The election count was long and rather nail-biting. Although I established a clear and continuous lead after a few hours, the opposition never seemed far behind. It was only once 90% of the votes were counted that I felt confident enough to jot down a few bullet points for an acceptance speech; and even that seemed presumptuous.
Before the results are officially announced, they are revealed to the candidates and their agents by the Returning Officer. Starting with Labour’s Candice Atterton, he read the results in alphabetical order. When he finally arrived at my result – 69,212 votes – it took a brief second for the realisation to sink in: I had won.
A journalist described my acceptance speech as ‘emotional’ and they were right; I was emotional. Being elected by your fellow citizens to represent their interests and speak out on their behalf is no small honour. It is an enormous responsibility and a very rare privilege. I felt all this very keenly as I was returned as Assembly Member. I also reflected on all those who had worked so hard to get me over the line – not least my amazing husband, Liam, who has been with me every step of the way on this journey - and on my gratitude to the voters of South West London for electing me.
That evening, we celebrated with some of the team who had been at the count but on Sunday morning, I put on my suit and tie and jumped on a train bound for City Hall to sign the declaration of acceptance of office and so begin an exciting new chapter in my life.
It has been a whirlwind of a week since then. There is a relentless nature to the life of public institutions; however glacial the pace may sometimes seem to observers, there is constant forward motion and the machine does not wait for one man. There was therefore no time for self-congratulation or introspection; we were told on our first day that the deadline for submitting questions for Mayor’s Question Time was fast-approaching.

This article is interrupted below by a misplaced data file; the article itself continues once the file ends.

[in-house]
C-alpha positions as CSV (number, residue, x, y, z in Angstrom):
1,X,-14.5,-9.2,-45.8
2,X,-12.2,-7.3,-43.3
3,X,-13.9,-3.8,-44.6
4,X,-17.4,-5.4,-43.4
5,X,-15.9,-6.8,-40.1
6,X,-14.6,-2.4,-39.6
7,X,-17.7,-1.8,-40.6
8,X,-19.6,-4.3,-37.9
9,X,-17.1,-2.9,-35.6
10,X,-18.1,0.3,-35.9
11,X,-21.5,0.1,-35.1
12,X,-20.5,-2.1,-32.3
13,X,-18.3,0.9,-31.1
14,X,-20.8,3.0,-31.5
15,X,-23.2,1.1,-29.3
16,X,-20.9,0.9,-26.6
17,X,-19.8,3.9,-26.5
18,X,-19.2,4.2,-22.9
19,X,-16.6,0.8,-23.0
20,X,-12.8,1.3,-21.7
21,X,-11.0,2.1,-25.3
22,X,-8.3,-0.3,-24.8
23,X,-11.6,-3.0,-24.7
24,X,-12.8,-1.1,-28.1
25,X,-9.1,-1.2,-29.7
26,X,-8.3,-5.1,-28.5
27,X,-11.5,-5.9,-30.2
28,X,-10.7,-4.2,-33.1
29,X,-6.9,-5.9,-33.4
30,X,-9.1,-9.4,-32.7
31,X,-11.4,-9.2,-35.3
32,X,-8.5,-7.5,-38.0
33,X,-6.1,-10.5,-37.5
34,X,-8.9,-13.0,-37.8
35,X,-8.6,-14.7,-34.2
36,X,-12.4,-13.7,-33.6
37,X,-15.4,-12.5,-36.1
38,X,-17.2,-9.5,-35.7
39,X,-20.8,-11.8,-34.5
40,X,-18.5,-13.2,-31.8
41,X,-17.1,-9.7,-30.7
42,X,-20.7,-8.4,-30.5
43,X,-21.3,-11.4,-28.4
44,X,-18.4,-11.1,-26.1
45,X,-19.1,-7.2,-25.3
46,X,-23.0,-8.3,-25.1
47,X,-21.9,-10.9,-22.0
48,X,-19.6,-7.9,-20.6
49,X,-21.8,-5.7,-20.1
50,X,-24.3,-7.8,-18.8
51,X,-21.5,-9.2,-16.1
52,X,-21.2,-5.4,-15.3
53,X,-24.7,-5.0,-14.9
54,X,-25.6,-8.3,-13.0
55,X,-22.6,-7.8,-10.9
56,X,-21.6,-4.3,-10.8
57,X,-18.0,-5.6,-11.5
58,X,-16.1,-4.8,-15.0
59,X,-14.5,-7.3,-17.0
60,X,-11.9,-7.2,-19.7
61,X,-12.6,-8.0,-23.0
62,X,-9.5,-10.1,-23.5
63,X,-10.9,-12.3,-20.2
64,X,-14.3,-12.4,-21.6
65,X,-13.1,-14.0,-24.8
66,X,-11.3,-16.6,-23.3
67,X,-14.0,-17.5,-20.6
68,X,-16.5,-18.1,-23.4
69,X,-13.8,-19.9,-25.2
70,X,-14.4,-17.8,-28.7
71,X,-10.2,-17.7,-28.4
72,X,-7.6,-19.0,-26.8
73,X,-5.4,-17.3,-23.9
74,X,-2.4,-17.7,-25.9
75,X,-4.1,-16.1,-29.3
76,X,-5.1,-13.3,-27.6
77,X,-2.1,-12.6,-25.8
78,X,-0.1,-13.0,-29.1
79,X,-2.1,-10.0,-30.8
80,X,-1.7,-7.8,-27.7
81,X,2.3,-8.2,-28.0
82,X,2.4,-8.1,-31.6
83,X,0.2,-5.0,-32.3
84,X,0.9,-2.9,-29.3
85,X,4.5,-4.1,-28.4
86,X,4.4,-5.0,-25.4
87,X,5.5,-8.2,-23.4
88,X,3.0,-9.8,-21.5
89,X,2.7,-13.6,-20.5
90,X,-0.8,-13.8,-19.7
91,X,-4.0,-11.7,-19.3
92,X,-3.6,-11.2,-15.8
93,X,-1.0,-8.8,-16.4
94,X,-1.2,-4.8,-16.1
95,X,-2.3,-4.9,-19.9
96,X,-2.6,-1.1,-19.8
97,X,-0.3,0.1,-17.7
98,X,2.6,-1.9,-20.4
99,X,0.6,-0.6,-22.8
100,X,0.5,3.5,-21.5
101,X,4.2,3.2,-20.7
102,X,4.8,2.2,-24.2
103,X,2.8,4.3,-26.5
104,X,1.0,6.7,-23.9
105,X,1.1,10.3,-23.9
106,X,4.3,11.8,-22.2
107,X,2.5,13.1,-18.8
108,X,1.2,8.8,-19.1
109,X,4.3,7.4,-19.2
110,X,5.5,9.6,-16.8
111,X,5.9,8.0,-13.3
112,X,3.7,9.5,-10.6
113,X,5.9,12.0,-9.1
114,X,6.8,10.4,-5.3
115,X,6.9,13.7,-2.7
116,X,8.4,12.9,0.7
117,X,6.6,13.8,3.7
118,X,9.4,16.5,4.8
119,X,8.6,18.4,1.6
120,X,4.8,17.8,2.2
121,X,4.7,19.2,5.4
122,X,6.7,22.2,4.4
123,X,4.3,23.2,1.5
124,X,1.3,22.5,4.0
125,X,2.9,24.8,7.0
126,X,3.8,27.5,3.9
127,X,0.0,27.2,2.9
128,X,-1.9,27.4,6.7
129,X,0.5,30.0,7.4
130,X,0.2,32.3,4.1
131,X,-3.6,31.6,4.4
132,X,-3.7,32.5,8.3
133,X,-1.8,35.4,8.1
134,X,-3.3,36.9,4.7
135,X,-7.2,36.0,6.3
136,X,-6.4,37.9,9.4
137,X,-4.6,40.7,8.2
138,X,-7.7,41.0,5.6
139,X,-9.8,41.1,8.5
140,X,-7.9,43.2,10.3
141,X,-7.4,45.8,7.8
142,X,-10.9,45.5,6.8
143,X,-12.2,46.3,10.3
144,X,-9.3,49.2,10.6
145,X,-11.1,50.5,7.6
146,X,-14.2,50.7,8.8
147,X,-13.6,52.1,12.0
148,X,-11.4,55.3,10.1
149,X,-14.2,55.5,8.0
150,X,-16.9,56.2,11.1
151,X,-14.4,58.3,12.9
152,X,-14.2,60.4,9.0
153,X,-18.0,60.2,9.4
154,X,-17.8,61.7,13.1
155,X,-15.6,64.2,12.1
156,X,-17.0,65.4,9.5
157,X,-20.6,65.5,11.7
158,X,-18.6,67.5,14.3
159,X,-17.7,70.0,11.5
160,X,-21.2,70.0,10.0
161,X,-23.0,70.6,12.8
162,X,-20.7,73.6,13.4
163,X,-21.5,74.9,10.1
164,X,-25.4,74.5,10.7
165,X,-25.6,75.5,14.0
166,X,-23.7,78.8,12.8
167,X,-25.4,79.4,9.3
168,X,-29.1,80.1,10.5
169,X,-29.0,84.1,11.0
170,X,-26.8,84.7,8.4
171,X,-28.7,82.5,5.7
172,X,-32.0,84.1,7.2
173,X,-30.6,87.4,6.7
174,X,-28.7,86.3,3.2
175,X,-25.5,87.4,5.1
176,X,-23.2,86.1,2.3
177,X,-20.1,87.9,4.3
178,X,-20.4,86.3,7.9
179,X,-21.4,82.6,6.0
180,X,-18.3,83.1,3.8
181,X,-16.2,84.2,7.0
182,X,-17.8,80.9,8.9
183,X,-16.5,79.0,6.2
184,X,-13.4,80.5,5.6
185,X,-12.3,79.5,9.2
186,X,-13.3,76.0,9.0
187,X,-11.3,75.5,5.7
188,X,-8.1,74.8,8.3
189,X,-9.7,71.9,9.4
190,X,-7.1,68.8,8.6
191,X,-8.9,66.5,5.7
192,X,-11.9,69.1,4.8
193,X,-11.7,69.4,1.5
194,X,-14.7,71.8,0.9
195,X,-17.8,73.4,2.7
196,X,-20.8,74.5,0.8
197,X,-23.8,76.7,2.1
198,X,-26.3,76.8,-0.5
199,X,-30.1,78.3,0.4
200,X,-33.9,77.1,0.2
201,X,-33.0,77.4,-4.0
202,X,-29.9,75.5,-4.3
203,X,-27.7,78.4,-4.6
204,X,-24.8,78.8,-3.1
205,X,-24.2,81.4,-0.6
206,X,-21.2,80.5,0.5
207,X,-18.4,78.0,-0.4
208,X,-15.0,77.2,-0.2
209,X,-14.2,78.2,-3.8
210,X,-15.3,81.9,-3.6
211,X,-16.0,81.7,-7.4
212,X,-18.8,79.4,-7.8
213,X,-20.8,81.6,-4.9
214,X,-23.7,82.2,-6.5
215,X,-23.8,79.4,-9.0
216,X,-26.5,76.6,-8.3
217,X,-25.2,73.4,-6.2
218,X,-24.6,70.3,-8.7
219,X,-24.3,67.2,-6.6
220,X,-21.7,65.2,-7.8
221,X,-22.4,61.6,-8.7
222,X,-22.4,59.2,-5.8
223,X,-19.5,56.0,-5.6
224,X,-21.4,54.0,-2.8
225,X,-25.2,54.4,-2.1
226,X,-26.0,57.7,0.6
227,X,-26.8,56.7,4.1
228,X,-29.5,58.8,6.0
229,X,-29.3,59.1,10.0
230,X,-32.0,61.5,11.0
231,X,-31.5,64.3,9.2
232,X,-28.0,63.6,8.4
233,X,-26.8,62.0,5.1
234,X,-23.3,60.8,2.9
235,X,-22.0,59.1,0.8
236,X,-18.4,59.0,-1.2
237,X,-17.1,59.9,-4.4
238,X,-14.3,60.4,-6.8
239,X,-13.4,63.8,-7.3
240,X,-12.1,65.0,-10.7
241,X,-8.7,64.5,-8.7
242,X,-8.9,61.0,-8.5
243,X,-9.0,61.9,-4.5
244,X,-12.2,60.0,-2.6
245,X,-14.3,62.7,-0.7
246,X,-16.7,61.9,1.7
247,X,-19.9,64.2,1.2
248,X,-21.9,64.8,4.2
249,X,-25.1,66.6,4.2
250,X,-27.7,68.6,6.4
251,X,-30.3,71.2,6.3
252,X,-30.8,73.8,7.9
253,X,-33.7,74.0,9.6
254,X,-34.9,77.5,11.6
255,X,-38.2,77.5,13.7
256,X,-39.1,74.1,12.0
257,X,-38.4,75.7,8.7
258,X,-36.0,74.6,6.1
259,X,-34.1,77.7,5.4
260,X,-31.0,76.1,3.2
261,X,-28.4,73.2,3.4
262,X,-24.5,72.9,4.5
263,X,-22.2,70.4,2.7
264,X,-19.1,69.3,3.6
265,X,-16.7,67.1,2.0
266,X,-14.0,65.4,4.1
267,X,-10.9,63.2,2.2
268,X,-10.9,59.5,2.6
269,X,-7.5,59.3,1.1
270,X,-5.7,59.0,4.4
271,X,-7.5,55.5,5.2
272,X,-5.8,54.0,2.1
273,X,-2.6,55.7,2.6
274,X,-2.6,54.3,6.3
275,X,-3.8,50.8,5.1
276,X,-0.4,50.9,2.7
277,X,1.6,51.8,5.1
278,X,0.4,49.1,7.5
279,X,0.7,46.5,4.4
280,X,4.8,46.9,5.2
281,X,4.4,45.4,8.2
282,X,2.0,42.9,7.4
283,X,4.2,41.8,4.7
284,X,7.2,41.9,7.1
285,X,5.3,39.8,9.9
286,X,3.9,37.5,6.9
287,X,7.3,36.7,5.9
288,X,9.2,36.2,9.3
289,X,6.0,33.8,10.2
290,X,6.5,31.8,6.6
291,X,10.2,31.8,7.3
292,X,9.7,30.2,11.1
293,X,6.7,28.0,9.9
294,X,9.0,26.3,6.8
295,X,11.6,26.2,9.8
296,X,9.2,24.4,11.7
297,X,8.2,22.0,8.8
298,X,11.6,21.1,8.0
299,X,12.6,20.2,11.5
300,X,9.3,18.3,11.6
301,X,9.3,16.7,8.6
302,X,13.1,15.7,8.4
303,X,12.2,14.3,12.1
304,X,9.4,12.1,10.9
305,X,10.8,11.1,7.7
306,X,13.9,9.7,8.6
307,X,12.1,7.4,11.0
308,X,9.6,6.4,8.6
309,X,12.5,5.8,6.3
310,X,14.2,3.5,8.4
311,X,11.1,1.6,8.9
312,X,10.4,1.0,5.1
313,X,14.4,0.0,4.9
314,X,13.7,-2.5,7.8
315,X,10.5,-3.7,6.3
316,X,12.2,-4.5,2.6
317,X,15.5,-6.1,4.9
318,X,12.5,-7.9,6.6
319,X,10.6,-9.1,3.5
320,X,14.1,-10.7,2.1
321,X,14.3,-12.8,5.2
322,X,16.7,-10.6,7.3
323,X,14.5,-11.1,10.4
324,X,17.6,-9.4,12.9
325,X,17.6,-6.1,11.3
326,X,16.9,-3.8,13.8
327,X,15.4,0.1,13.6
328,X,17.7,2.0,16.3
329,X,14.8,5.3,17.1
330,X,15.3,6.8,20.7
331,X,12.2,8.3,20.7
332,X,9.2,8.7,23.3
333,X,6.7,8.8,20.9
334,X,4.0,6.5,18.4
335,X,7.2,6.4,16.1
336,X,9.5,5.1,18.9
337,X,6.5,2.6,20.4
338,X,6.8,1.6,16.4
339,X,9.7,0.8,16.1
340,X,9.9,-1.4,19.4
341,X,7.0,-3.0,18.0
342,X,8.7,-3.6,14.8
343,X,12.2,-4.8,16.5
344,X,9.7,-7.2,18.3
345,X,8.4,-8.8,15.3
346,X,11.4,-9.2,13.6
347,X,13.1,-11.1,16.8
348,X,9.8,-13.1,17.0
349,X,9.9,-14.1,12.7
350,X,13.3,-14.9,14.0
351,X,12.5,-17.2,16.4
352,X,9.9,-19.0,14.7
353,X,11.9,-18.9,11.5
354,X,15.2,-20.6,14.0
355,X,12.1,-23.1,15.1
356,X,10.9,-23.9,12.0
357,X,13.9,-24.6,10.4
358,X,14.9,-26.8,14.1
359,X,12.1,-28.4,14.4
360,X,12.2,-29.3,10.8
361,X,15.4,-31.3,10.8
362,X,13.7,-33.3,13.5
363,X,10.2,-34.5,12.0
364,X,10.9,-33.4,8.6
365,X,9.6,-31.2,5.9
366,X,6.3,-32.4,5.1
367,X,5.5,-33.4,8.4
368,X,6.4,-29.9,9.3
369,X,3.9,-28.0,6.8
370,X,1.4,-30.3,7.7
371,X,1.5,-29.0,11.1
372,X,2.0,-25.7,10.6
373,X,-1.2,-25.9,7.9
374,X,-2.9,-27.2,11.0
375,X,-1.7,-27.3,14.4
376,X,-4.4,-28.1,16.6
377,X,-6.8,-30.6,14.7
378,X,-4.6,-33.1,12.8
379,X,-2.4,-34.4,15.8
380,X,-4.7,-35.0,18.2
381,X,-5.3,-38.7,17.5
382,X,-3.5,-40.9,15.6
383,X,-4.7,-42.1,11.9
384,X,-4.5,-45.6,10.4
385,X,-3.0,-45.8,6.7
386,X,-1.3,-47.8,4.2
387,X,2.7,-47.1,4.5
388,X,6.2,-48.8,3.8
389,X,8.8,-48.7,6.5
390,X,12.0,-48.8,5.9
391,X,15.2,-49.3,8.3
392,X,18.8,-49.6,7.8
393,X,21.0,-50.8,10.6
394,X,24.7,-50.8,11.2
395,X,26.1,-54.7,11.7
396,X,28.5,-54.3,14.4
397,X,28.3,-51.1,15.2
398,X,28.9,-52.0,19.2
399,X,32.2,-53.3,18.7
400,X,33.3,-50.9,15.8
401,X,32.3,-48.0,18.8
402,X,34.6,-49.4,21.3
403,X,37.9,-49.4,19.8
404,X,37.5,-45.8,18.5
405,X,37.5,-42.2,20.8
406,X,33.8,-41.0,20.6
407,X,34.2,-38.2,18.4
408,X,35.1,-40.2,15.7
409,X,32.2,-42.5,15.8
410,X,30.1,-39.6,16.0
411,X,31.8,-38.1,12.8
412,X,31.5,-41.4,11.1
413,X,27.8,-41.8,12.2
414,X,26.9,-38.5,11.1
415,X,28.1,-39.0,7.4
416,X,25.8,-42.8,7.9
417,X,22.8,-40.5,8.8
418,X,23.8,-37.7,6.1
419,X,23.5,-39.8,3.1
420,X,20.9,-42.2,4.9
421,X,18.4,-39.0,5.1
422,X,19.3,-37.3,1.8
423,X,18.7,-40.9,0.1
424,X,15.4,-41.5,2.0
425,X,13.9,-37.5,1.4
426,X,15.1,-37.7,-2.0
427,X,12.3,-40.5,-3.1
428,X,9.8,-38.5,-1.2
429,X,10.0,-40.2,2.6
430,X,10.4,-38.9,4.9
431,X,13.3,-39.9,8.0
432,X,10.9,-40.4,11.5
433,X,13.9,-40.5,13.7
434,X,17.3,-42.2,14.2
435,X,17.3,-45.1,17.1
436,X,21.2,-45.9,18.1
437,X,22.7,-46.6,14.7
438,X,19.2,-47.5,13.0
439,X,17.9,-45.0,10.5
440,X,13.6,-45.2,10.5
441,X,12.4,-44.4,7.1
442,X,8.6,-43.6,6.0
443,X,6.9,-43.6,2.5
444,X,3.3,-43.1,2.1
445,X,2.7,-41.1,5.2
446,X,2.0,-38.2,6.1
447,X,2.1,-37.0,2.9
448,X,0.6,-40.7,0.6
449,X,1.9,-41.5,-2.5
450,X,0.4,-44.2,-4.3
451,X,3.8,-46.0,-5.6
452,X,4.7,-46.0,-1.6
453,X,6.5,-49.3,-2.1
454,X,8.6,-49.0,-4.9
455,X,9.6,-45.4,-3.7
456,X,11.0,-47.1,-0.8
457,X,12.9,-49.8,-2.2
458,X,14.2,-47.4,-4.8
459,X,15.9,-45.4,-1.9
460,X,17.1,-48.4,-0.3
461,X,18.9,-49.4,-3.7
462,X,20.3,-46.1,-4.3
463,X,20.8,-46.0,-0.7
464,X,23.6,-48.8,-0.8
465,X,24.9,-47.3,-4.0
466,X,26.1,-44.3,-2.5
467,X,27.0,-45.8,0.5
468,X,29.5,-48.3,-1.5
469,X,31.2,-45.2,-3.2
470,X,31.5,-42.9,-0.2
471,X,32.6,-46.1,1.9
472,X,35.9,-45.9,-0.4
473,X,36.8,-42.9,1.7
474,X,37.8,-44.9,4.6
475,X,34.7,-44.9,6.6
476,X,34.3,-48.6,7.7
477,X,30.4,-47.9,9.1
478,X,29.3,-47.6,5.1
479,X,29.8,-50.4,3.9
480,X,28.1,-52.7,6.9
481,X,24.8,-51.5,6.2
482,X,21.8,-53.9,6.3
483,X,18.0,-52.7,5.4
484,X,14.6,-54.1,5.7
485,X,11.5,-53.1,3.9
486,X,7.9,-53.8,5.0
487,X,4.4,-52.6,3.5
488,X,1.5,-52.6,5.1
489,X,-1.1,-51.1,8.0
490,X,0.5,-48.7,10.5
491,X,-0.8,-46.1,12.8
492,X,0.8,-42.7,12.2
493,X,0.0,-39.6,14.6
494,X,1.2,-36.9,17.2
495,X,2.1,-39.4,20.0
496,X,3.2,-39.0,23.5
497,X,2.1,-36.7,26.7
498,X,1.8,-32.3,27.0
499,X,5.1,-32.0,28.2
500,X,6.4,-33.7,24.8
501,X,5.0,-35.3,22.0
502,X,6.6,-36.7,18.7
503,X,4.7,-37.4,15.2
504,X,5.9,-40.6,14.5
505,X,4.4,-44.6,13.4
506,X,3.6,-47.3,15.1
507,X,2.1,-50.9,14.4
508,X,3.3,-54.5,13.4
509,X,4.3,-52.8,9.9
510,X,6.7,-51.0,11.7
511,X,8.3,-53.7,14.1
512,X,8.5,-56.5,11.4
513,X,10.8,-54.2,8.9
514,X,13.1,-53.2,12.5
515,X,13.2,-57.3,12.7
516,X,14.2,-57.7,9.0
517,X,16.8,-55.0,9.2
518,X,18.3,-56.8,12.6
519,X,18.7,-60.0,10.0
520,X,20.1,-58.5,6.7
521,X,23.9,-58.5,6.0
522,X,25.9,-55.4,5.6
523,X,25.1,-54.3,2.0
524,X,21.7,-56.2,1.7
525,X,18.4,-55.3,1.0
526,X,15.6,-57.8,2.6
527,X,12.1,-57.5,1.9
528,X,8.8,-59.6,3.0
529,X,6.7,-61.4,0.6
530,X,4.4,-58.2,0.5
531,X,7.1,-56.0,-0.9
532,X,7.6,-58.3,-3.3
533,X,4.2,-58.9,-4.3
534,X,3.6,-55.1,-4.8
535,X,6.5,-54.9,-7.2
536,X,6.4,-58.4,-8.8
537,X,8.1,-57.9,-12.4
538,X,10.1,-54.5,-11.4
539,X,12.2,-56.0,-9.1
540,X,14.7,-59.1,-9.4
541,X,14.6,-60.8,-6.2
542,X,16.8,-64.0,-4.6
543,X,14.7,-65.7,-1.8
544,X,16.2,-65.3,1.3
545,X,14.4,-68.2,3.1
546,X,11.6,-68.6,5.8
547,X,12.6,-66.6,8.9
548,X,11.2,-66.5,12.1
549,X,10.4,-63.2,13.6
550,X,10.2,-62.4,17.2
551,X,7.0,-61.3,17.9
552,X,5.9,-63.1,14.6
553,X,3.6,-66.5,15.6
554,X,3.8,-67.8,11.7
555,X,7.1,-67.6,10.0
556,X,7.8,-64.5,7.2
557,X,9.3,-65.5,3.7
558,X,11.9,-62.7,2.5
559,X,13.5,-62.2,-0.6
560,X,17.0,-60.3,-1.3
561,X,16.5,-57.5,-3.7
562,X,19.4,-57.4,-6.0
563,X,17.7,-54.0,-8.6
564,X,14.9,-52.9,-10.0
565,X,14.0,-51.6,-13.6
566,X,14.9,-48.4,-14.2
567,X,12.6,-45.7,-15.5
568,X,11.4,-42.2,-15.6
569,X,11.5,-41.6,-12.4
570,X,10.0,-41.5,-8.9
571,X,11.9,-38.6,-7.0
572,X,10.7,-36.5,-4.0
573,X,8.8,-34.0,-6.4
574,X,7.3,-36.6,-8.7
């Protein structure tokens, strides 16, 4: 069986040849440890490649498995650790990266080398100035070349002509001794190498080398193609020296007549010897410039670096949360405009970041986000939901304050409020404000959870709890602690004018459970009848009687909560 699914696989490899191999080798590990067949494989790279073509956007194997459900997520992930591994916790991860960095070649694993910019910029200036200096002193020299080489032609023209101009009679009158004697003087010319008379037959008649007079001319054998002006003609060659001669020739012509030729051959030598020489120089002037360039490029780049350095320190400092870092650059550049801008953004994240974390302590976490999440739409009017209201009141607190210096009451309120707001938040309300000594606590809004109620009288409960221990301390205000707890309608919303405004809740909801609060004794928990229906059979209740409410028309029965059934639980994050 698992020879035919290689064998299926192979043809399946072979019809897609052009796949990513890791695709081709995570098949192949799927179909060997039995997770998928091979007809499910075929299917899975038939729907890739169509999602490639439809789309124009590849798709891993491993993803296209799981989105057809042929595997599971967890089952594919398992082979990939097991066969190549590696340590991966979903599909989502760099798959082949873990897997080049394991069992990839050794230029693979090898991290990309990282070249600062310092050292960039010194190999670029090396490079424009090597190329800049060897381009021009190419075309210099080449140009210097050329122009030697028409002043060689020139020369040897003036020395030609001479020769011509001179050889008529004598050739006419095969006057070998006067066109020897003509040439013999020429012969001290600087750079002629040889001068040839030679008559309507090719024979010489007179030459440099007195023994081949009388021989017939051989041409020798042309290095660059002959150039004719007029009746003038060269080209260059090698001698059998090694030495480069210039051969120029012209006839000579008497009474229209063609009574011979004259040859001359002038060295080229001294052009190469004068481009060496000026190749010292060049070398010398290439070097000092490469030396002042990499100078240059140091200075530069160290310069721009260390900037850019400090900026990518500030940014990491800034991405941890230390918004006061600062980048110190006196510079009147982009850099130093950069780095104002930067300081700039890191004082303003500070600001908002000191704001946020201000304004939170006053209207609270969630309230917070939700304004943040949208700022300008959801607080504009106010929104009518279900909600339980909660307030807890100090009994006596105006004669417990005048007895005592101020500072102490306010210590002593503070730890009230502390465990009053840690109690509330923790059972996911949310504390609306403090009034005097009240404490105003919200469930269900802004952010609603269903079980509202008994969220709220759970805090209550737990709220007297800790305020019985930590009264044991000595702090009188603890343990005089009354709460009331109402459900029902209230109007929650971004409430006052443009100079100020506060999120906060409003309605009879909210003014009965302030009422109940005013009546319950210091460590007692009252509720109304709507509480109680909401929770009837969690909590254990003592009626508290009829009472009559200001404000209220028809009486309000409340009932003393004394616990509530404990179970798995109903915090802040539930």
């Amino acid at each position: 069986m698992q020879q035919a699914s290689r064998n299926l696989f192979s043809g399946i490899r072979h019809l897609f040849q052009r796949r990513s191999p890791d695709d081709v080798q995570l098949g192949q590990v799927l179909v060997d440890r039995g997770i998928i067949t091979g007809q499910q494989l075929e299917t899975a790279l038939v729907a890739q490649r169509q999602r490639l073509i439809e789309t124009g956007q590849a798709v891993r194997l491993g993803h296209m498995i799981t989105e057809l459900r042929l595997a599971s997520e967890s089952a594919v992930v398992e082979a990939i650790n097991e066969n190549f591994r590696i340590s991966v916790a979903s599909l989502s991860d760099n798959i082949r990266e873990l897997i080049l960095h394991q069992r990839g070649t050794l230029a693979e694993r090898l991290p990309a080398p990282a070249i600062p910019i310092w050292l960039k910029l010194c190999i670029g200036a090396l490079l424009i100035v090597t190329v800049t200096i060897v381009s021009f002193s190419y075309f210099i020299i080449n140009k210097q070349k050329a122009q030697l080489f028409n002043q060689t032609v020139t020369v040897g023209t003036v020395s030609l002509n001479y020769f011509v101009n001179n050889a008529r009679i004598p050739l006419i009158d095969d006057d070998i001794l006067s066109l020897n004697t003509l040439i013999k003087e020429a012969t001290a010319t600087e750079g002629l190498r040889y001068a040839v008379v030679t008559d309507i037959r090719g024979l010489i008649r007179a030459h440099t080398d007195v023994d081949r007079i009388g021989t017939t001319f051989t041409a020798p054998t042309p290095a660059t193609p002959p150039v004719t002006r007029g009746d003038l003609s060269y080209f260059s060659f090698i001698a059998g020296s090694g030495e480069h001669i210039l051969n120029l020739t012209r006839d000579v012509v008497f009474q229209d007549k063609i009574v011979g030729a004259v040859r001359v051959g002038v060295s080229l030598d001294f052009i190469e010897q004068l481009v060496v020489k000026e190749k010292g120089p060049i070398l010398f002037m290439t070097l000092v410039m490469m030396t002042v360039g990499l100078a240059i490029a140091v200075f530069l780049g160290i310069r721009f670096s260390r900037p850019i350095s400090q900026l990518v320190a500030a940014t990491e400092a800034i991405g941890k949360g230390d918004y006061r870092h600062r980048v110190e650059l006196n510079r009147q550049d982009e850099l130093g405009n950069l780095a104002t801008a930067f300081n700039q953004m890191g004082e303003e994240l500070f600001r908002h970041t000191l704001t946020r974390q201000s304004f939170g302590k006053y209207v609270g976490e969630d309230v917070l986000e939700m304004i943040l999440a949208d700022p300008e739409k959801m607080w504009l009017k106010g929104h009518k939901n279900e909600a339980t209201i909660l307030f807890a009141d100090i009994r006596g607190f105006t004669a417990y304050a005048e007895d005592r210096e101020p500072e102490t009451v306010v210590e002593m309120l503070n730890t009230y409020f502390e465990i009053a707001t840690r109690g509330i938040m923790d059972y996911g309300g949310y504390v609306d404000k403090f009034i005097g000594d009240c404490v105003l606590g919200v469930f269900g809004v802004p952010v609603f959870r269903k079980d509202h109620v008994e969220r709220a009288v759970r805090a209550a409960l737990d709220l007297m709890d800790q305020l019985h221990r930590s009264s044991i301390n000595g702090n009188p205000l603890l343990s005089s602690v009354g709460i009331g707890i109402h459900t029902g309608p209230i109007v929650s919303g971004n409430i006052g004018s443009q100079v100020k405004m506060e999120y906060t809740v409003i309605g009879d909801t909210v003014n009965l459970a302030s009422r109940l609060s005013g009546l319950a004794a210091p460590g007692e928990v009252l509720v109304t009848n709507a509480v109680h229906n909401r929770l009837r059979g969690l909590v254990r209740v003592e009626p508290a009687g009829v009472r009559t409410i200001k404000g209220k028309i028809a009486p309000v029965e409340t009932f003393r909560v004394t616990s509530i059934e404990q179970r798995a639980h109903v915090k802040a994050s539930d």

So many issues arose over the course of this long and unusual campaign. Hammersmith Bridge, for example, and the damaging development proposals in Osterley and Mortlake. It was rewarding to fire off a whole load of questions on these and other key topics, as well as subjects close to my own heart such as adult literacy. I should receive responses to these questions a few days after MQT on 27th May. The answers I get back will serve as the basis for future scrutiny and will support me as I hold the Mayor to account.
If there are ever specific questions you would like to ask the Mayor, please do get in touch and I will be happy to help.
On Wednesday I met with representatives of the Osterley & Wyke Green Residents’ Association. OWGRA have been fighting proposals for gigantic, inappropriate developments on two linked sites in Osterley. 2150 ‘units’ packed into buildings up to 17 storeys high, very limited green space, boring, unimaginative architecture and completely at odds with the character of the surrounding area. This is definitely not how we build healthy, happy cities.
OWGRA have gathered over 4,000 signatures on a petition to the Mayor calling for him to reject the development; quite an achievement. I was pleased to meet the residents, along with Andrew Boff AM, to receive the petition, which I have since forwarded to the Mayor. We await his response.
The week’s other major milestone was the Assembly AGM on Friday, at which key positions such as the Chair of the Assembly and the chairs, vice chairs and members of the various committees are decided. Normally a fairly non-contentious meeting, this year it was marked by the Labour Group’s bizarre decision to refuse to take the chair or vice chair of any Assembly committees. Disappointingly, they have decided to walk away from their responsibility to hold the Mayor to account.
Although it was a bad day for Labour, personally I could not be happier with my committee allocations. I’m the vice chair of Fire, Resilience & Emergency Planning and I will also serve on Transport and Police & Crime. They are all areas I am passionate about and I have relevant, real-world experience to bring to each of them. There is also a significant overlap between my committees and the jobs I wanted to do when I was five years old…
In between meetings and briefings, the business of being an elected representative began in earnest this week. Residents from across South West London contacted me with a wide variety of issues and concerns; problems of crime and disorder, questions about infrastructure, requests for action on transport matters and queries about our COVID response to name but a few.
These queries reflect the endless variety of life in the greatest city in the world. Nine million people live here. Nine million people, each with their own lives, loves, fears, hopes, dreams and ambitions. Nine million people across 32 boroughs, from Chessington to Chingford, Bromley to Barnet. A week ago, I was elected as one of 25 to stand up for those people, to be their voice and to hold the Mayor to account on their behalf. I promise to work with all my energy to make London better than ever.